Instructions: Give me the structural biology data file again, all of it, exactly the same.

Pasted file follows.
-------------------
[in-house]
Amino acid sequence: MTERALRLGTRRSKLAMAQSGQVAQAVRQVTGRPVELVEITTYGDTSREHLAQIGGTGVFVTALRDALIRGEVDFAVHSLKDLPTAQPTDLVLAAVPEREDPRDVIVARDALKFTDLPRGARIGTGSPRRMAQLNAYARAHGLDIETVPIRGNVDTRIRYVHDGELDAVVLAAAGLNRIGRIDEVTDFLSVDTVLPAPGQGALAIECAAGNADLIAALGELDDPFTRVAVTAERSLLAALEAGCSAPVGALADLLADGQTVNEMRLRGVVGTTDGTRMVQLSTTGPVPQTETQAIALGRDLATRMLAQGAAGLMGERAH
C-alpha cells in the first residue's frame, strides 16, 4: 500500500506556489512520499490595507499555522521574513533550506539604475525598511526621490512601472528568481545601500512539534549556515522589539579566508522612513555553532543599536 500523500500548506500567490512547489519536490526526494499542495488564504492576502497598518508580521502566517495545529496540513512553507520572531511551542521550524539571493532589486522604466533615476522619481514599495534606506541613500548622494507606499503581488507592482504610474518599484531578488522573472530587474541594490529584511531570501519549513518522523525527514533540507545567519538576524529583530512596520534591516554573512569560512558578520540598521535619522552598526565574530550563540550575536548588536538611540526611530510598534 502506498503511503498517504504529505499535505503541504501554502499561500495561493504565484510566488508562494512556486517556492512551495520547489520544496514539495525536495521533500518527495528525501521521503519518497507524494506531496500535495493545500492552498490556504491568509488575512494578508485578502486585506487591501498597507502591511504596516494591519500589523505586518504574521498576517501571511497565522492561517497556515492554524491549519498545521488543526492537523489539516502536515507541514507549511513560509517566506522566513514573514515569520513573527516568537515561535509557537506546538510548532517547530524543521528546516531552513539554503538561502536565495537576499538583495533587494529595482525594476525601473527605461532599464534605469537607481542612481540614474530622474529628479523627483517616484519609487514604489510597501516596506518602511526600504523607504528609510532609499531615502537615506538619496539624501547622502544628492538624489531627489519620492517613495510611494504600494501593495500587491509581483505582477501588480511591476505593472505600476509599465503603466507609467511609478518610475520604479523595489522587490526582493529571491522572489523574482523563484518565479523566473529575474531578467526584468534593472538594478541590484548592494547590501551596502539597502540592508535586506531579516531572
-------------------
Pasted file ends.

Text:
[in-house]
Amino acid sequence: MTERALRLGTRRSKLAMAQSGQVAQAVRQVTGRPVELVEITTYGDTSREHLAQIGGTGVFVTALRDALIRGEVDFAVHSLKDLPTAQPTDLVLAAVPEREDPRDVIVARDALKFTDLPRGARIGTGSPRRMAQLNAYARAHGLDIETVPIRGNVDTRIRYVHDGELDAVVLAAAGLNRIGRIDEVTDFLSVDTVLPAPGQGALAIECAAGNADLIAALGELDDPFTRVAVTAERSLLAALEAGCSAPVGALADLLADGQTVNEMRLRGVVGTTDGTRMVQLSTTGPVPQTETQAIALGRDLATRMLAQGAAGLMGERAH
C-alpha cells in the first residue's frame, strides 16, 4: 500500500506556489512520499490595507499555522521574513533550506539604475525598511526621490512601472528568481545601500512539534549556515522589539579566508522612513555553532543599536 500523500500548506500567490512547489519536490526526494499542495488564504492576502497598518508580521502566517495545529496540513512553507520572531511551542521550524539571493532589486522604466533615476522619481514599495534606506541613500548622494507606499503581488507592482504610474518599484531578488522573472530587474541594490529584511531570501519549513518522523525527514533540507545567519538576524529583530512596520534591516554573512569560512558578520540598521535619522552598526565574530550563540550575536548588536538611540526611530510598534 502506498503511503498517504504529505499535505503541504501554502499561500495561493504565484510566488508562494512556486517556492512551495520547489520544496514539495525536495521533500518527495528525501521521503519518497507524494506531496500535495493545500492552498490556504491568509488575512494578508485578502486585506487591501498597507502591511504596516494591519500589523505586518504574521498576517501571511497565522492561517497556515492554524491549519498545521488543526492537523489539516502536515507541514507549511513560509517566506522566513514573514515569520513573527516568537515561535509557537506546538510548532517547530524543521528546516531552513539554503538561502536565495537576499538583495533587494529595482525594476525601473527605461532599464534605469537607481542612481540614474530622474529628479523627483517616484519609487514604489510597501516596506518602511526600504523607504528609510532609499531615502537615506538619496539624501547622502544628492538624489531627489519620492517613495510611494504600494501593495500587491509581483505582477501588480511591476505593472505600476509599465503603466507609467511609478518610475520604479523595489522587490526582493529571491522572489523574482523563484518565479523566473529575474531578467526584468534593472538594478541590484548592494547590501551596502539597502540592508535586506531579516531572